LOS ANGELES (KABC) -- Investigators say as the famous Gilroy Garlic Festival wrapped up Sunday night, a teenager was cutting through a fence to gain access to the area so he could open fire on the crowd gathered.
Emma Olivarez, who looks every part a carefree young woman, says the world she lives in now means not feeling safe in attending any event guaranteed to have a lots of people.
"There are just bad people anywhere you go. You just have to be really cautious, I feel," she said.
We spoke to Olivarez just as news of Gilroy's deadly shooting had reached her.
"I just found out literally today, not that long ago. And it's really sad that we are kind of losing some love with people, losing the connection," she said.
In another part of L.A., we found Tony Williams Jr. walking to the train for work in Culver City. He hates what he says is the inevitability of another deadly shooting and right afterwards, backs off from attending similar events.
"It'll be maybe a year or so, then I get relaxed again and maybe I'll jump back into the swing of things," he said.
"You don't want to change your lifestyle to where you don't go to those places," ABC7 security contributor Steve Gomez, a former FBI Special Agent, said. "You just have to acknowledge that is a potential, with that you have to know if there was some kind of active shooter going on -- how would you get out of there? Where would you go to conceal yourself from a bullet flying at you?"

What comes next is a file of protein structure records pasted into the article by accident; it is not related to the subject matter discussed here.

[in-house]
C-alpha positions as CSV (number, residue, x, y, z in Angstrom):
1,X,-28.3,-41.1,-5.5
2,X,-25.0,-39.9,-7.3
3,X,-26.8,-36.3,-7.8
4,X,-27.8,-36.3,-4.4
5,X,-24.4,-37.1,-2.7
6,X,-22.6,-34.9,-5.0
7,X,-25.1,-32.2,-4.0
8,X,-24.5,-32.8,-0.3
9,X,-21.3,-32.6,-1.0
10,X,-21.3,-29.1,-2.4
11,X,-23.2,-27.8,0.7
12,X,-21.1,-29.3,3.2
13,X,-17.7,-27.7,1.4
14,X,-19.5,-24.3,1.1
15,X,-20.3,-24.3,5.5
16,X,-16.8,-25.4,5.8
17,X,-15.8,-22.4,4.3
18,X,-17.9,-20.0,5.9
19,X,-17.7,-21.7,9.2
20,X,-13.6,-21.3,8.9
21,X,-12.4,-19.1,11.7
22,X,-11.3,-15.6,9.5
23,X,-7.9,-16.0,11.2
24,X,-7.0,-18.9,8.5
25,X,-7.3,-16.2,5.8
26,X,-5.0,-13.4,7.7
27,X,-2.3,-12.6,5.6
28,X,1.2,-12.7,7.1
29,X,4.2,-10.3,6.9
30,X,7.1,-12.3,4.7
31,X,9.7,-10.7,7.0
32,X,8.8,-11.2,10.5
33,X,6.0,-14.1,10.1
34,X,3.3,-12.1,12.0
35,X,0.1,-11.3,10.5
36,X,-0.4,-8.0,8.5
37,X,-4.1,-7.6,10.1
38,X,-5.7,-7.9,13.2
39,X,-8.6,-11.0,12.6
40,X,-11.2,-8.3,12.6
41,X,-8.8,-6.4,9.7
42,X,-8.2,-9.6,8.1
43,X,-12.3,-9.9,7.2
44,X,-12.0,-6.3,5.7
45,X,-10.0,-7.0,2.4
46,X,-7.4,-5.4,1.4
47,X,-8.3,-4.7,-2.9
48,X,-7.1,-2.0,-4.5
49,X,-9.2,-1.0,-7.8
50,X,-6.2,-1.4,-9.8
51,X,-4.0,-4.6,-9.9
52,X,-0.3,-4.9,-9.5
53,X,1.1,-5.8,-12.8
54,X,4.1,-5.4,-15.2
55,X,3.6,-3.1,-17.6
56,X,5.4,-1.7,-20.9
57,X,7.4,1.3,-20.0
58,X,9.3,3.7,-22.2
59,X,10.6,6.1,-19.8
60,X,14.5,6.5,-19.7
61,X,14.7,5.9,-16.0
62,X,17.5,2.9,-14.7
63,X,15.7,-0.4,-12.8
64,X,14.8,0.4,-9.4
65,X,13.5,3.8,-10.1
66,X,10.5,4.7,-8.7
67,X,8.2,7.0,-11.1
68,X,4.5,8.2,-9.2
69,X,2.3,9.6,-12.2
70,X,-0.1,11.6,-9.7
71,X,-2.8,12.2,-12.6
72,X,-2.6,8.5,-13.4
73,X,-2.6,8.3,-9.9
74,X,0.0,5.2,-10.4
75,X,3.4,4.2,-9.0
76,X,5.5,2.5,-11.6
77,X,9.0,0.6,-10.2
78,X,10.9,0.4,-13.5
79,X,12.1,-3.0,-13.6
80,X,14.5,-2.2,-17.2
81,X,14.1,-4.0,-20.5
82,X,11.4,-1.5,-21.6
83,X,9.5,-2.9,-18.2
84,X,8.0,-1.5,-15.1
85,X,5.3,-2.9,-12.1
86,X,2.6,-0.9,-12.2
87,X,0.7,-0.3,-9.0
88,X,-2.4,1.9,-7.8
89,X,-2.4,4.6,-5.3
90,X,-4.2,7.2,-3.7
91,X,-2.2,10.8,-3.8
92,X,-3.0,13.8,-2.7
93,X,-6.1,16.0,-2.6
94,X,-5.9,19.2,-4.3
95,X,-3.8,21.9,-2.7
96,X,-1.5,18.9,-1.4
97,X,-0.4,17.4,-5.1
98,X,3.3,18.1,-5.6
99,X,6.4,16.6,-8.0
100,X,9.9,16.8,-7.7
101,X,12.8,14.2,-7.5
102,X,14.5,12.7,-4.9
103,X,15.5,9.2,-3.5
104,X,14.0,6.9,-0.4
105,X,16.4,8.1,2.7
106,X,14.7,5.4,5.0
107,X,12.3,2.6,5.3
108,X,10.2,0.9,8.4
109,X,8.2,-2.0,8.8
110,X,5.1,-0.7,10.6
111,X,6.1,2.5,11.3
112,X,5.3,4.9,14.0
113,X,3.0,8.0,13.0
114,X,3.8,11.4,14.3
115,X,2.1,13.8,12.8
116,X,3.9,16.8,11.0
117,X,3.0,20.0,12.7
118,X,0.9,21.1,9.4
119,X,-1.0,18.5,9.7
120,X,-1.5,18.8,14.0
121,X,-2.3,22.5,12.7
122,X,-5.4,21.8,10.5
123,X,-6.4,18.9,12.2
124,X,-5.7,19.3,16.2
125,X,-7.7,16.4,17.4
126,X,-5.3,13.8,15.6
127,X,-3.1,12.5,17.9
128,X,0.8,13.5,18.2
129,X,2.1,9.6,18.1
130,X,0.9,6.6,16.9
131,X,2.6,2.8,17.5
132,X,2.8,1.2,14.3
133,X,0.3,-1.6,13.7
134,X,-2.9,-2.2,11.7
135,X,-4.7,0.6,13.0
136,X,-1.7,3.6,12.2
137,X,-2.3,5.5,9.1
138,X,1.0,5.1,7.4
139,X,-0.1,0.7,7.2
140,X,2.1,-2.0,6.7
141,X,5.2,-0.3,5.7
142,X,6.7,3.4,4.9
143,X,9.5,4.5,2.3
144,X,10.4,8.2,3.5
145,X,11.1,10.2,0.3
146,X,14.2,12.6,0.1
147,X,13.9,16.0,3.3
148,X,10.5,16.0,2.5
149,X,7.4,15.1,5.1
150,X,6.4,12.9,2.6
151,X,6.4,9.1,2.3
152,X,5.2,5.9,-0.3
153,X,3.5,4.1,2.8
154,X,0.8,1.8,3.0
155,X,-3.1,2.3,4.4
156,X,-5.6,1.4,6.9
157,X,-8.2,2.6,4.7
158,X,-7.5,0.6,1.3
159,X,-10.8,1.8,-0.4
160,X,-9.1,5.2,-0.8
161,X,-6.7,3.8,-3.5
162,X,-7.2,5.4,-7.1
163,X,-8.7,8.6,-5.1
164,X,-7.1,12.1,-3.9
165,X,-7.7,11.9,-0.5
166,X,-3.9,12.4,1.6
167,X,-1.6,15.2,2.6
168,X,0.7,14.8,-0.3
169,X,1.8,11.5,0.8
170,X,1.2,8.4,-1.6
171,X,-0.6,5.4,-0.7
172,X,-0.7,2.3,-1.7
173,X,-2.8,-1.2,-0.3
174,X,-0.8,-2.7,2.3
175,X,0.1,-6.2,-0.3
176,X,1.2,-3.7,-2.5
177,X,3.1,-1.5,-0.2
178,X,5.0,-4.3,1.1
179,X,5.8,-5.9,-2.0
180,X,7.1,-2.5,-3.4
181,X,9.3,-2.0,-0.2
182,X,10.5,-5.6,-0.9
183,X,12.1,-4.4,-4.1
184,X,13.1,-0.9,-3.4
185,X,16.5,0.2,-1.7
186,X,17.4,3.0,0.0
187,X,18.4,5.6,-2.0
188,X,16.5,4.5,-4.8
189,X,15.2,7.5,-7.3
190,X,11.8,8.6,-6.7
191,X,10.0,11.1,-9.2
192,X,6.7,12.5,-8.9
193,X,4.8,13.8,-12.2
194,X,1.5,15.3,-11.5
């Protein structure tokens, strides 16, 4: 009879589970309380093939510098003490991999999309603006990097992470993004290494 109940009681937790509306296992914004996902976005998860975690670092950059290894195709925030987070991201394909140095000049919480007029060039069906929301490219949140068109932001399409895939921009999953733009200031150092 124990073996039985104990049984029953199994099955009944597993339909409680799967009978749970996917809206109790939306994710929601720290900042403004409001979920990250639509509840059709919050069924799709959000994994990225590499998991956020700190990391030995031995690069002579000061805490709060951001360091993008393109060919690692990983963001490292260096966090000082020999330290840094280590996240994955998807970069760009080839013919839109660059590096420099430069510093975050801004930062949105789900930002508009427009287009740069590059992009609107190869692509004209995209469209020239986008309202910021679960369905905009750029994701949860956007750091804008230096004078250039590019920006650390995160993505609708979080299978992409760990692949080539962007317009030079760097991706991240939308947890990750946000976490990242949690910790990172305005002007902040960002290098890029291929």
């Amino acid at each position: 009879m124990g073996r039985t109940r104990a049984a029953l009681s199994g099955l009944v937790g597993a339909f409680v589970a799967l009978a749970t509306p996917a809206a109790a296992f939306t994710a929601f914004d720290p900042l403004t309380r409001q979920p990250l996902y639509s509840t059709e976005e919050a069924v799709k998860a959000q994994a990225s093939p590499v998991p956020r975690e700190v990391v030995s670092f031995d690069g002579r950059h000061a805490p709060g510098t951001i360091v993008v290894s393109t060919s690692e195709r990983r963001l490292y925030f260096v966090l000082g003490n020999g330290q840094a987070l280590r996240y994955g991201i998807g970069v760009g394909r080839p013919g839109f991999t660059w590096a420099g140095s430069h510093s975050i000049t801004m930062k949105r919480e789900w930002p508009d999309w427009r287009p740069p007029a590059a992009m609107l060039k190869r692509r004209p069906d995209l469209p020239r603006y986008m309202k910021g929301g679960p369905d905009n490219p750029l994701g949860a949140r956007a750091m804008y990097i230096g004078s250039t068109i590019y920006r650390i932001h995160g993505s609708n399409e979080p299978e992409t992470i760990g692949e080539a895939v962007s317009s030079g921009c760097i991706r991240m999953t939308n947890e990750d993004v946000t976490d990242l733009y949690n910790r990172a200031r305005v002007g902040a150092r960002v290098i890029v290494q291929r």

He explained how the timing of the shootings can affect safety. These deadly shootings happen either nearing the end of the event or the end of the night. He gave the Pulse Nightclub in Florida or the Thousand Oaks Borderline shooting as examples. He says that's when most people let their guard down.
On Sunday, the shooter cut a fence to gain access to Gilroy's Garlic Festival on its last night. Gomez says it was an area without monitoring.
"You always want to ensure there is some kind of video camera monitoring of the fence and perimeter or have security personnel that are patrolling the area to ensure that nobody is trying to jump the fence," Gomez says.
Gomez says attendees of any event should be looking for exits, places to take cover and a way to defend themselves.
"If you had to take action what would you use as a weapon? When I go into certain places I'm always looking around to see, OK, I can use that chair, I can use that metal trash can, whatever it is I can grab to potentially use as a weapon against an attacker."
He says he mentally asks himself those questions when he walks through the entrance gate of any festival or concert he attends every single time.